Top-secret documents acquired by McClatchy have revealed the extent of US drone usage. Despite previous claims that drones were used for "targeted strikes against specific al-Qaeda terrorists," it's now clear that the unmanned aircraft are being used far more widely. According to McClatchy's Jonathan Landay, at least 265 of the 482 people the CIA killed over a 12-month period ending in September 2011 were assessed to be "unknown extremists;" a far cry from the targeted campaign that counterterrorism adviser (and new CIA chief) John Brennan revealed last year.

In Brennan's 2012 speech, he publicly acknowledged the administration's use of armed drones for the first time, saying the attacks were "in full accordance with the law — and in order to prevent terrorist attacks on the United States and to save American lives." Although Brennan hammered home the focus on Al Qaeda targets — mentioning the terrorist organization 73 times — he did say that other legitimate targets could be potential attackers who are actively training or militants with skills like bomb-making. With that additional justification, and without precise knowledge of those that were targeted by drones, it's difficult to condemn the more extensive campaign entirely, but it seems fair to say that Brennan's original disclosure was at the least disingenuous.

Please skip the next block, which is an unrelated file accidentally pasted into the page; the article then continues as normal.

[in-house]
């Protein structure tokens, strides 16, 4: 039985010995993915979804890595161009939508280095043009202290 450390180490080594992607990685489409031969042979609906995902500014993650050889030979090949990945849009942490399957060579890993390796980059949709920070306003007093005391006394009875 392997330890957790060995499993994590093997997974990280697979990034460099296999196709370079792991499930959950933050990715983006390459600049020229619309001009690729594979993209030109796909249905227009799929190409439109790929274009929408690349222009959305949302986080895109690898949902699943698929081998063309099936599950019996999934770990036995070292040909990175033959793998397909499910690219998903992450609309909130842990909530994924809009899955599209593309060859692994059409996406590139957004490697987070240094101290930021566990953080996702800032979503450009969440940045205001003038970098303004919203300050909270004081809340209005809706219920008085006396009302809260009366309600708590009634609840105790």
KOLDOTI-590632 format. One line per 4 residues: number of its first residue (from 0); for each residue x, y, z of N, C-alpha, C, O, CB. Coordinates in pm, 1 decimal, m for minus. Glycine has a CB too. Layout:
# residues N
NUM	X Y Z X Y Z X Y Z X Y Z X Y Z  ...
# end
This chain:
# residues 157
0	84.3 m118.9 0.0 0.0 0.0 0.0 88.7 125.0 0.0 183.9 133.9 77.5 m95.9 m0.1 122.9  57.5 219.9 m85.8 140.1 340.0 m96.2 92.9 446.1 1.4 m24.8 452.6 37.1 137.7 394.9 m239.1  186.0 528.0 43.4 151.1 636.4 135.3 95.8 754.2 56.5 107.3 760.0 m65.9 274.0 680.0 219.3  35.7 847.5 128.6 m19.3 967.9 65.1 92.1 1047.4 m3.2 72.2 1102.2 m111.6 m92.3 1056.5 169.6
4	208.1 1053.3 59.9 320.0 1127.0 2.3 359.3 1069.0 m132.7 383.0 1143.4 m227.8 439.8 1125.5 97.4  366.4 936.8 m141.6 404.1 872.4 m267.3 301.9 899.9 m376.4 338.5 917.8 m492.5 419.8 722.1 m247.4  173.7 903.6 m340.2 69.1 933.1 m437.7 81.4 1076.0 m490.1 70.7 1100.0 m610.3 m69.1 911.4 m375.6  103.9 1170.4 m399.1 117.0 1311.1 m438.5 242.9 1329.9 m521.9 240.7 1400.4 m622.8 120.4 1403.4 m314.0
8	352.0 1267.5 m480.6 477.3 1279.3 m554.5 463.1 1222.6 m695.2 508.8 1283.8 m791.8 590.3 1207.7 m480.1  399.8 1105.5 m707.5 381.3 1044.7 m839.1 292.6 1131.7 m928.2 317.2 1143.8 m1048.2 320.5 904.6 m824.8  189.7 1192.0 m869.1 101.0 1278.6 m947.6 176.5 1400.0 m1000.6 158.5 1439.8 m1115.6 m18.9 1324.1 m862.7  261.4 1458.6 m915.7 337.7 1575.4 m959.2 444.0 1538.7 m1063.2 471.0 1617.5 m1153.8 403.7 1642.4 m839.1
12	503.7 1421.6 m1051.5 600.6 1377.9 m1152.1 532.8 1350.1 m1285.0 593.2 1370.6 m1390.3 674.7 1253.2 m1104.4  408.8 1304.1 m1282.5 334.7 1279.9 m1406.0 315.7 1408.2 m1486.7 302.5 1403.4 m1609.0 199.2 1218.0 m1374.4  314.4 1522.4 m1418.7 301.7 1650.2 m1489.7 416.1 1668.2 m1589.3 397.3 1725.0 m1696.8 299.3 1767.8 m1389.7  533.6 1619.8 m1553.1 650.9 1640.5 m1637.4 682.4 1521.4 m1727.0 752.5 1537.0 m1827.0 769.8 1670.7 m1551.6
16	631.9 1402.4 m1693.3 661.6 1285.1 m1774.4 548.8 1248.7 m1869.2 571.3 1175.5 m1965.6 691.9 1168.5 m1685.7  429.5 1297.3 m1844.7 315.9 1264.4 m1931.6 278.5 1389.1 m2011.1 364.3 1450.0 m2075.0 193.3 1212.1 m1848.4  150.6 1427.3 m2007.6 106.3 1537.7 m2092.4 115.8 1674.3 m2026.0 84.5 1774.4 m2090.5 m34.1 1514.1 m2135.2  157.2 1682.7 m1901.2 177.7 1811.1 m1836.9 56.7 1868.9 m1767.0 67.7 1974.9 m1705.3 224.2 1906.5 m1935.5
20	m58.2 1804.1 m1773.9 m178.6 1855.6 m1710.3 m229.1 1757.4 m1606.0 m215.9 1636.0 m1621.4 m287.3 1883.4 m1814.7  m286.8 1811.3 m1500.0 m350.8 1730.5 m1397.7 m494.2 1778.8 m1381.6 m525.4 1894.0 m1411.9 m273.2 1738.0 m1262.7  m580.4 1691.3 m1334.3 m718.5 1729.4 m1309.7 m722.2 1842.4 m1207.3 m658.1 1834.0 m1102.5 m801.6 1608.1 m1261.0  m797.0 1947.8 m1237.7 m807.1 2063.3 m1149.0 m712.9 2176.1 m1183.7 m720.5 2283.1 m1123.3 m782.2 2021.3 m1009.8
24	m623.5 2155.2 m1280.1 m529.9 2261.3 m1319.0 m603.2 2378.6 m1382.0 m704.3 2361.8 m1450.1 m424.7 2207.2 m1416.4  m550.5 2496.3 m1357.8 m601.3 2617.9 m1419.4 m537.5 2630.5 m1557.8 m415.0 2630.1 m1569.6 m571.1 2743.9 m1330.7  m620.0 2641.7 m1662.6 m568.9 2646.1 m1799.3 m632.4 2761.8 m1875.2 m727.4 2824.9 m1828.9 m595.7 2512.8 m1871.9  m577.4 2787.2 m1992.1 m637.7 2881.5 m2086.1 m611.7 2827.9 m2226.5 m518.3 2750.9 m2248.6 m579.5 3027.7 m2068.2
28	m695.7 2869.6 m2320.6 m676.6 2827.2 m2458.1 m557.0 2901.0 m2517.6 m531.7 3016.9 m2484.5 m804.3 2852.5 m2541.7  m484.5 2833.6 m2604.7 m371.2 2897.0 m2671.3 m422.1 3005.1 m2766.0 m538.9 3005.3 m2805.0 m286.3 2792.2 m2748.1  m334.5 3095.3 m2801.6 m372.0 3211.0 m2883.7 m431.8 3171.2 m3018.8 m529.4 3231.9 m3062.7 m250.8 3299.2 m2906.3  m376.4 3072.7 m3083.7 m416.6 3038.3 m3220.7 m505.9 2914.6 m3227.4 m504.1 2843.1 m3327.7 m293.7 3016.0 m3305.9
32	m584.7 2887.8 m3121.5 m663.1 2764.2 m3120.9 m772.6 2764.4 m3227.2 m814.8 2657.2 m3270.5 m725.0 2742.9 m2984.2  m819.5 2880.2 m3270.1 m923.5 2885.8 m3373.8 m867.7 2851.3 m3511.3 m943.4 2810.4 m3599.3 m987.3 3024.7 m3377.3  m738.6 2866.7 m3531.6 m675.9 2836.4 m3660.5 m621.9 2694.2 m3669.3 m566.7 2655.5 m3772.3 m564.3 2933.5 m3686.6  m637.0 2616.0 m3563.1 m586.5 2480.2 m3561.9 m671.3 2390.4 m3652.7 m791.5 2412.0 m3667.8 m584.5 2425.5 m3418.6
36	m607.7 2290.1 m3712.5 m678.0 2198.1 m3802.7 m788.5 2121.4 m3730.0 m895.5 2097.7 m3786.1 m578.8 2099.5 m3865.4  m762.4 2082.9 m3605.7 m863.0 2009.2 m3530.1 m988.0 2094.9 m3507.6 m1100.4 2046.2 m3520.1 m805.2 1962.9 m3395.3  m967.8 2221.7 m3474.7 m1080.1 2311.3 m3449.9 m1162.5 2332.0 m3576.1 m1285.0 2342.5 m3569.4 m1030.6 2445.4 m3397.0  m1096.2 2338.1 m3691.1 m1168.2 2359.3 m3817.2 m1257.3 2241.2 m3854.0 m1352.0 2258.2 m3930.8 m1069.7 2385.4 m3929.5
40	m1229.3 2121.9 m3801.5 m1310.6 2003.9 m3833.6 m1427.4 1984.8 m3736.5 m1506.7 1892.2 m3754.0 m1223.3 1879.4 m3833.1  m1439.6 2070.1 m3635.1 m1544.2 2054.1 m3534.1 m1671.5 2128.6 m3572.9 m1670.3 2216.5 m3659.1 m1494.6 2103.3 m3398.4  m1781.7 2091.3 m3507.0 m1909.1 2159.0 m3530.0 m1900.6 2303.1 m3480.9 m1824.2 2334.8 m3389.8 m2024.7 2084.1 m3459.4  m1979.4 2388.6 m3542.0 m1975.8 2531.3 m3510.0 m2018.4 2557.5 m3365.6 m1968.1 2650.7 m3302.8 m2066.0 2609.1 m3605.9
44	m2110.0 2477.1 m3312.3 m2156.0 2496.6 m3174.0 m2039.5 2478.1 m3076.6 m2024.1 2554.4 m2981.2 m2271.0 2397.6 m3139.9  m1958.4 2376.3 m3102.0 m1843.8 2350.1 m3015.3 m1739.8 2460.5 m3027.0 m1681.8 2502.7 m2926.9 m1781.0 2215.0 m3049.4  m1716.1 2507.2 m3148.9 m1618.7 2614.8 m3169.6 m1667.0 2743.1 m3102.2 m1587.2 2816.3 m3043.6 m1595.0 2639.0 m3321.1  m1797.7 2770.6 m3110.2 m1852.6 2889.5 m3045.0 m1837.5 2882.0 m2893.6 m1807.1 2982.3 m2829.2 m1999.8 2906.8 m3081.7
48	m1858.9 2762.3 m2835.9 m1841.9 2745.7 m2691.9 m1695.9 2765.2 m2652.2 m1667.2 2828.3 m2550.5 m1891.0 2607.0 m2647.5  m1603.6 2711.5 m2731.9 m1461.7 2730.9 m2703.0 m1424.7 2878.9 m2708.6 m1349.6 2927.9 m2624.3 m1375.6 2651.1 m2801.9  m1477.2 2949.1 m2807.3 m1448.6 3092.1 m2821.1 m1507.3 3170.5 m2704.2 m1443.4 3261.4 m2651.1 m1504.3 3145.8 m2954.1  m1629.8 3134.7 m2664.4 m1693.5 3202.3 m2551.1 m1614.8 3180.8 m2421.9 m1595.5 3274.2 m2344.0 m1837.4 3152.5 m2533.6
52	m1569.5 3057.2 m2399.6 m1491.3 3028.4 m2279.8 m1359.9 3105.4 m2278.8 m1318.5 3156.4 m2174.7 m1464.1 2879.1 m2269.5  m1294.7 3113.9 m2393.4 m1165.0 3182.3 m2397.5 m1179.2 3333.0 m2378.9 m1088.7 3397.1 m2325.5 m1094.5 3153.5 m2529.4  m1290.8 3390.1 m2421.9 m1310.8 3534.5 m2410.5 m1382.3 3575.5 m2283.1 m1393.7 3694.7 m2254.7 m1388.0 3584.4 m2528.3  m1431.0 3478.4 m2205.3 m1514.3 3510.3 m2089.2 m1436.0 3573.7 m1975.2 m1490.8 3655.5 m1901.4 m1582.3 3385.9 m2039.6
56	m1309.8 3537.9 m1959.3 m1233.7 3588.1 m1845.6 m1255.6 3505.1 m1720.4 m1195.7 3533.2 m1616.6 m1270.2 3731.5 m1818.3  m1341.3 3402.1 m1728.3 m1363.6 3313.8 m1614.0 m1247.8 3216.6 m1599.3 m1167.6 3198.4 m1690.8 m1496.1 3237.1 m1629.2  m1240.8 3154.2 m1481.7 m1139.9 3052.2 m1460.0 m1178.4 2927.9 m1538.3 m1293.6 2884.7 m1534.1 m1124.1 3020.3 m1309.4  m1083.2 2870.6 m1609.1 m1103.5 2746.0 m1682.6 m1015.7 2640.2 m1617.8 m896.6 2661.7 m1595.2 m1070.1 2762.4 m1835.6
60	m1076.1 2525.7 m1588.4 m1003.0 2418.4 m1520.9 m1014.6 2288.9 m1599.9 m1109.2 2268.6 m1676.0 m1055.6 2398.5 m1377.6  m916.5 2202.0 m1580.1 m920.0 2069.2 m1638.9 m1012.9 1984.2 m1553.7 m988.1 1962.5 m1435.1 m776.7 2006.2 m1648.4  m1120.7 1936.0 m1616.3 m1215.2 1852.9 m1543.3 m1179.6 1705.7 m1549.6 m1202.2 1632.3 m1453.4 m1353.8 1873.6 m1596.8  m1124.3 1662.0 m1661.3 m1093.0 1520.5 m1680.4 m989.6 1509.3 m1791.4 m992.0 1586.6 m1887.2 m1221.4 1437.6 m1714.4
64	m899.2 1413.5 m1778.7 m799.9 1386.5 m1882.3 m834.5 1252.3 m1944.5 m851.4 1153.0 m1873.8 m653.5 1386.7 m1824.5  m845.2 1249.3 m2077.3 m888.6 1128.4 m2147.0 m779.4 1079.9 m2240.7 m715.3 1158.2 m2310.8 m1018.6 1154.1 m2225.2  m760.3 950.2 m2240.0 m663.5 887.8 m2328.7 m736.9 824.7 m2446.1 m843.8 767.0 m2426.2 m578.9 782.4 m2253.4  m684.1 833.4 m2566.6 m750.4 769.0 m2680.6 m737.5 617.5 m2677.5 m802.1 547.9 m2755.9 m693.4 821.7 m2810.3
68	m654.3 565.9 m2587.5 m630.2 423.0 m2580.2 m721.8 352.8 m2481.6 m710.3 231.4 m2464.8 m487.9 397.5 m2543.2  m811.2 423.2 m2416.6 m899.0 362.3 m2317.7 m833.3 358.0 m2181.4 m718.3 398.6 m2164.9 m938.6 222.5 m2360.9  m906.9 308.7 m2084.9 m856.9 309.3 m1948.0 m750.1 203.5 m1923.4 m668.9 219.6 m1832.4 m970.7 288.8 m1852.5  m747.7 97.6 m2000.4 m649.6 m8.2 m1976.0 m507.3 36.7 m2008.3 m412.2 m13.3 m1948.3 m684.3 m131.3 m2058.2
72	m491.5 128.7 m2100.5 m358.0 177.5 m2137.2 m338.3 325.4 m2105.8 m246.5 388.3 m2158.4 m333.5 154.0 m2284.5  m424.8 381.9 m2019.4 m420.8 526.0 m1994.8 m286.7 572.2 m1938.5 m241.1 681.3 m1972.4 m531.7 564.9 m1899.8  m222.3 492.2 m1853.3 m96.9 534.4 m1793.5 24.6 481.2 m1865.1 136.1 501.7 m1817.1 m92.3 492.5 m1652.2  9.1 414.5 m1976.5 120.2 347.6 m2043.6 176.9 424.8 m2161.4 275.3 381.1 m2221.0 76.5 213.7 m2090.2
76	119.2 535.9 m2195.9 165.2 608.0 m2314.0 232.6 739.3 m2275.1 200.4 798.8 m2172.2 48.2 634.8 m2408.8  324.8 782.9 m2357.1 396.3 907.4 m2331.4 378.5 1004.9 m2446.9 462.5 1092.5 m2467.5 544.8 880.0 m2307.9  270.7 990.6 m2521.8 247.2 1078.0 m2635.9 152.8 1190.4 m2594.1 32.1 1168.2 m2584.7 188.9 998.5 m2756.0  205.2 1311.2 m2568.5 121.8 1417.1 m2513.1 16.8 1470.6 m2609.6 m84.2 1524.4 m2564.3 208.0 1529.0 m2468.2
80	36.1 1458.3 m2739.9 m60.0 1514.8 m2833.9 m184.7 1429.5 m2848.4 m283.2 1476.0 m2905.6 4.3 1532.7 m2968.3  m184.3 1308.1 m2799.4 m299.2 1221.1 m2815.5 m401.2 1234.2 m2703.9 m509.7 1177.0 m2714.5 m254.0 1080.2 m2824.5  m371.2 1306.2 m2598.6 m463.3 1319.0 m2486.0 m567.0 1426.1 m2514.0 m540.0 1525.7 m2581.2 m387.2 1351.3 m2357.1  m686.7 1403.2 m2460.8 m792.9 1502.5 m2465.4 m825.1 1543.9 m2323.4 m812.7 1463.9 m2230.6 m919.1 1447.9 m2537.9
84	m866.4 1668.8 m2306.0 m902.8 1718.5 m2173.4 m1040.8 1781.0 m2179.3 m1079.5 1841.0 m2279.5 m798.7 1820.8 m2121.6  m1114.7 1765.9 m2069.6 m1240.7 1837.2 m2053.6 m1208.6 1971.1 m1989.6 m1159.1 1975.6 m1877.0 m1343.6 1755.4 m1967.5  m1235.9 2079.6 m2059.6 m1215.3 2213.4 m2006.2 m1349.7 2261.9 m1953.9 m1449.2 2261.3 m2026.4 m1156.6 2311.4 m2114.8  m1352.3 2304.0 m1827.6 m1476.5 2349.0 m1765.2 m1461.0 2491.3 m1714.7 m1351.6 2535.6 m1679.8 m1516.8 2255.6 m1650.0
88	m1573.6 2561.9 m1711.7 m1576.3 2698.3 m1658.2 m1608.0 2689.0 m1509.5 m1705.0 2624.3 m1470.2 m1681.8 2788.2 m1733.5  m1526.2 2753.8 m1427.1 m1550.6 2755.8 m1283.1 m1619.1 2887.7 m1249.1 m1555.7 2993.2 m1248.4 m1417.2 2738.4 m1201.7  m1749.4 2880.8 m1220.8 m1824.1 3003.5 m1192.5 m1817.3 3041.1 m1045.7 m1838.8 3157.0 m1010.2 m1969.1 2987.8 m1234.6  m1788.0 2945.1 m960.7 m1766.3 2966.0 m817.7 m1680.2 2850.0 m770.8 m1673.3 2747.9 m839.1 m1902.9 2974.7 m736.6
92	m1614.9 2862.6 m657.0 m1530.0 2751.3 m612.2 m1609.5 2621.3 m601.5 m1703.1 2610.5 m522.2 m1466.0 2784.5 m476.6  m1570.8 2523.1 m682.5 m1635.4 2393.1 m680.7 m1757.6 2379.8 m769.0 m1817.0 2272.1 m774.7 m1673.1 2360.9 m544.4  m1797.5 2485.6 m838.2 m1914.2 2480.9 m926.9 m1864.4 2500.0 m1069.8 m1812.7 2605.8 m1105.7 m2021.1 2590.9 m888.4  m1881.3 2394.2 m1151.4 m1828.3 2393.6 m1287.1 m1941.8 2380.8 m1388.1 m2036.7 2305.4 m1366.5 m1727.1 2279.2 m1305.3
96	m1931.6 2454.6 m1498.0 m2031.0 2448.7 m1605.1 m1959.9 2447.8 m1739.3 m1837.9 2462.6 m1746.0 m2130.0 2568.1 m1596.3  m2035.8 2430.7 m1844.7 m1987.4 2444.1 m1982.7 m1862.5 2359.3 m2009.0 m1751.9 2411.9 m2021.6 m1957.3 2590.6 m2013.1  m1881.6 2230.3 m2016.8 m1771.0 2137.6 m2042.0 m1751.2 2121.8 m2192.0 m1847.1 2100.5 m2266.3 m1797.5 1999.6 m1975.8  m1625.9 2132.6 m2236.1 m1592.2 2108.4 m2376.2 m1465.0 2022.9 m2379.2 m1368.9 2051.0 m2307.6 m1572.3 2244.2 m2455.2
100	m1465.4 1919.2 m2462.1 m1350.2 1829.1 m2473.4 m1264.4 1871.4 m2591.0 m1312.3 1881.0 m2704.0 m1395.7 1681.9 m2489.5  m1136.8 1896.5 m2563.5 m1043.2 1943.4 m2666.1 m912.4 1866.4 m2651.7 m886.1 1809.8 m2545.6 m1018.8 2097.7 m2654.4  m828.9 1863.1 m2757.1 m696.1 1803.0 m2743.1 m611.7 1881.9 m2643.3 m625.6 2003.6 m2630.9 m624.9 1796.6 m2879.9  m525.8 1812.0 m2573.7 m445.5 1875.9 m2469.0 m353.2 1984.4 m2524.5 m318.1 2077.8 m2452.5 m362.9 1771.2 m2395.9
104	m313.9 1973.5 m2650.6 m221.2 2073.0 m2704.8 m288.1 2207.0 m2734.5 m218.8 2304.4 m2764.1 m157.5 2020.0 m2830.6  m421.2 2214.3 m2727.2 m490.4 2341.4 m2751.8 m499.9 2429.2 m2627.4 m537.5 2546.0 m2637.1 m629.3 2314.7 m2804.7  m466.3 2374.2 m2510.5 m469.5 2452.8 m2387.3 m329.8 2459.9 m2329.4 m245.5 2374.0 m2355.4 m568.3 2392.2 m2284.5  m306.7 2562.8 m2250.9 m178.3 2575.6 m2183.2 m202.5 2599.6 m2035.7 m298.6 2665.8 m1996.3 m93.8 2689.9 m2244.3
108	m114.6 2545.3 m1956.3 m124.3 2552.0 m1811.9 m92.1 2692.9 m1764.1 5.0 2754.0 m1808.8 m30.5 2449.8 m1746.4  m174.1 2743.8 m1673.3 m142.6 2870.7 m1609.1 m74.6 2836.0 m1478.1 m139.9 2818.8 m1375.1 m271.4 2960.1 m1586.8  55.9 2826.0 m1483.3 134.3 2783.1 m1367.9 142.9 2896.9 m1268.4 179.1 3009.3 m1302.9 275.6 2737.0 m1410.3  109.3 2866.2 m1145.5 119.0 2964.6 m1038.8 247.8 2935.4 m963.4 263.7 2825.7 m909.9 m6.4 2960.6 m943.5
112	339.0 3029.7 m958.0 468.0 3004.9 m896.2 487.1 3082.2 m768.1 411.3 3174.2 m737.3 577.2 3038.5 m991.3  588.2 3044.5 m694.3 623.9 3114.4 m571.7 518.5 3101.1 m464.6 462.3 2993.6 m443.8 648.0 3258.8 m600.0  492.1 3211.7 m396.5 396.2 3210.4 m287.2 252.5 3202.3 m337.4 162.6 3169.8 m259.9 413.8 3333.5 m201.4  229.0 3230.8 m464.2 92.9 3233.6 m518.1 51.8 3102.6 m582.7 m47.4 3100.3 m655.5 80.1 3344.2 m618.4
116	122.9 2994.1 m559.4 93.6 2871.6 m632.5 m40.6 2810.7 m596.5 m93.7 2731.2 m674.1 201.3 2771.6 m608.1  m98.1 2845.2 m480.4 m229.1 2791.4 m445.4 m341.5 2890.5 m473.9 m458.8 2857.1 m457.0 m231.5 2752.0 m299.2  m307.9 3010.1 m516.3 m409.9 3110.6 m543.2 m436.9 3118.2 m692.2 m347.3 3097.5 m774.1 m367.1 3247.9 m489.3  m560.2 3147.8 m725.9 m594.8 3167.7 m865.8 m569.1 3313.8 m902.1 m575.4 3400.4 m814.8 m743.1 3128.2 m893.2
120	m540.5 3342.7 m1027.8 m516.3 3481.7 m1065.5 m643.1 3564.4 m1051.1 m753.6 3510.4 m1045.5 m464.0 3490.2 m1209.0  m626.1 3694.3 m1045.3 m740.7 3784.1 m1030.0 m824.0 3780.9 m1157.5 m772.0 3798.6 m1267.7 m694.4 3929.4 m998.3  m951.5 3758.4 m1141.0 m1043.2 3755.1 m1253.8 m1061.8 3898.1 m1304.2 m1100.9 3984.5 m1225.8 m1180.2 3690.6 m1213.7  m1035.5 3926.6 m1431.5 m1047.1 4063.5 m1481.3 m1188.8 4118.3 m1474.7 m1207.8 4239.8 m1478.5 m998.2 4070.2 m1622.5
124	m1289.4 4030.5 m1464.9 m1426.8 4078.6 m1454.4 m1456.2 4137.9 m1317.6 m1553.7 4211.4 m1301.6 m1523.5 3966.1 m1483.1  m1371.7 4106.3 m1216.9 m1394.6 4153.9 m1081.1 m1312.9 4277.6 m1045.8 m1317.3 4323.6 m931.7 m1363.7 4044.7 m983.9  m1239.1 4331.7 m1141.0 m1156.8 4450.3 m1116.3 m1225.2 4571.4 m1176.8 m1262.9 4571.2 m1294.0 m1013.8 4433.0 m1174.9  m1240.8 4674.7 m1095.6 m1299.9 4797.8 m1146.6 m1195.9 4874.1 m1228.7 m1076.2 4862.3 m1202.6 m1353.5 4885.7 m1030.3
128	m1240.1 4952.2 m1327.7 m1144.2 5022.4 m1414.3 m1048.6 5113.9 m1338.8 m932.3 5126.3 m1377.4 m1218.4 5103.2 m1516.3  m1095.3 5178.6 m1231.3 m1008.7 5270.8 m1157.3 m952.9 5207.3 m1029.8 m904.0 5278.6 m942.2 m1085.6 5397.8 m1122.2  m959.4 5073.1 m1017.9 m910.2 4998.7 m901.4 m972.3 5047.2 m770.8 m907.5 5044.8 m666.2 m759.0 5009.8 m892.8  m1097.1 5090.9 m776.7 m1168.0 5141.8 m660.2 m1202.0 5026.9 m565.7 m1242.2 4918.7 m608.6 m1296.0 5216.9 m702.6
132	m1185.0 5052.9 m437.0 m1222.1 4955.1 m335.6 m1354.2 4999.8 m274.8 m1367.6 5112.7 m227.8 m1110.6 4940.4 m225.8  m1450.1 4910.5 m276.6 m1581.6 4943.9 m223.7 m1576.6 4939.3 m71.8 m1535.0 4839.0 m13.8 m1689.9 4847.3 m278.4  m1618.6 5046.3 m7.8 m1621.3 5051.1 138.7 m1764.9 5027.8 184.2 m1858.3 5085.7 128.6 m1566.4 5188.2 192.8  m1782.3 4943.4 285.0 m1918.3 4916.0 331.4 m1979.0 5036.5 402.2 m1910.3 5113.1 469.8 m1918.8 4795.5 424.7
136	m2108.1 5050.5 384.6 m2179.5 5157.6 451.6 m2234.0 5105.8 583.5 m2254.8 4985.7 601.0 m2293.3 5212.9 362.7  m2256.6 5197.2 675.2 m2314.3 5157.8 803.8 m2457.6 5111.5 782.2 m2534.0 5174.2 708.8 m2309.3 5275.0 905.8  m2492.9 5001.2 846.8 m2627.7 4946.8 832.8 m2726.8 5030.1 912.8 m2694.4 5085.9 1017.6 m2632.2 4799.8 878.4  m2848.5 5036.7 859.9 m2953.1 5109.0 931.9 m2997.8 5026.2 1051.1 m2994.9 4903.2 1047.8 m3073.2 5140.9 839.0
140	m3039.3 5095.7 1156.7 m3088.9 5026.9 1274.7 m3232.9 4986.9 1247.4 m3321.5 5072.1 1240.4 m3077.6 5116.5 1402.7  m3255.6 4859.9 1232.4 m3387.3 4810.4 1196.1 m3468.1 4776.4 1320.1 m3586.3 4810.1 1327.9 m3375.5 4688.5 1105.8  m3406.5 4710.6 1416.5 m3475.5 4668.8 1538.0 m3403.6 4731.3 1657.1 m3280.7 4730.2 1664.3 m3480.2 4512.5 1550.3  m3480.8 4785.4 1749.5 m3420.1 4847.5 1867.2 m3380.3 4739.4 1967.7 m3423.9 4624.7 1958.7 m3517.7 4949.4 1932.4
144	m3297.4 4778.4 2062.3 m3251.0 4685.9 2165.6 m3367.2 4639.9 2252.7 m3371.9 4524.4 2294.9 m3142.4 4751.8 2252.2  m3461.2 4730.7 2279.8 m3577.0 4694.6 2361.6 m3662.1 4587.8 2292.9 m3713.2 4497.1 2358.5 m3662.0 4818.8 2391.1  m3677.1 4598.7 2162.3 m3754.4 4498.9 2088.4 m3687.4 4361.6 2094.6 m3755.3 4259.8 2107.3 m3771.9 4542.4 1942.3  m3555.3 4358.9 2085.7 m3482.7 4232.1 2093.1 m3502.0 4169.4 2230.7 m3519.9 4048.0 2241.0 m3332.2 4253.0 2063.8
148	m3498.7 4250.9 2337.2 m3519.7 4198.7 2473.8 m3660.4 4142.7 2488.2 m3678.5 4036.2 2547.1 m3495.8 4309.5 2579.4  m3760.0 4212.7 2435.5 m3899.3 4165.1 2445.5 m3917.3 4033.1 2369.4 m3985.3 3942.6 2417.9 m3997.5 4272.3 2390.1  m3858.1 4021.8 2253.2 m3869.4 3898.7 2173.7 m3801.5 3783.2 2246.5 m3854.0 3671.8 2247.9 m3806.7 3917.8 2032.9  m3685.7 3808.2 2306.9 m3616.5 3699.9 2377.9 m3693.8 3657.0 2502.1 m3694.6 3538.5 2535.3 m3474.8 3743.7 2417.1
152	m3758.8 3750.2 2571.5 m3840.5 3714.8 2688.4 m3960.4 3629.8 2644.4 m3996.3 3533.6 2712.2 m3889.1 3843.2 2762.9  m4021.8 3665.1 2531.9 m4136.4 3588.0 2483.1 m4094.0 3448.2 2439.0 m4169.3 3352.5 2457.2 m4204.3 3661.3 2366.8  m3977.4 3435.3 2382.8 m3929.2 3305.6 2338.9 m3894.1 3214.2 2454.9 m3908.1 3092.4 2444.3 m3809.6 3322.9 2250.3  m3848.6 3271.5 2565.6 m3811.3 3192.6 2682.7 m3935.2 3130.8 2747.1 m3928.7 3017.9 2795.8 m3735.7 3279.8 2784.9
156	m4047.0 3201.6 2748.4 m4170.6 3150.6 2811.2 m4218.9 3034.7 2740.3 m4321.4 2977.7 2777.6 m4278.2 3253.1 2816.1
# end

McClatchy also details "a lack of precision" in the US' identification of targets, recounting a single attack on February 18th, 2010:

"Information, according to one U.S. intelligence account, indicated that Badruddin Haqqani, the then-No. 2 leader of the Haqqani network, would be at a relative’s funeral that day in North Waziristan. Watching the video feed from a drone high above the mourners, CIA operators in the United States identified a man they believed could be Badruddin Haqqani from the deference and numerous greetings he received. The man also supervised a private family viewing of the body.

Yet despite a targeting process that the administration says meets "the highest possible standards," it wasn’t Badruddin Haqqani who died when one of the drone’s missiles ripped apart the target’s car after he’d left the funeral. It was his younger brother, Mohammad.

Friends later told reporters that Mohammad Haqqani was a religious student in his 20s uninvolved in terrorism; the U.S. intelligence report called him an active member – but not a leader – of the Haqqani network. At least one other unidentified occupant of his vehicle perished, according to the report. It took the CIA another 18 months to find and kill Badruddin Haqqani."

Micah Zenko, an expert from the bipartisan think tank the Council on Foreign Relations, told McClatchy that the Obama administration is "misleading the public about the scope of who can legitimately be targeted." He claims the present US "hyprocrisy" is setting a "dangerous precedent" that other countries could emulate.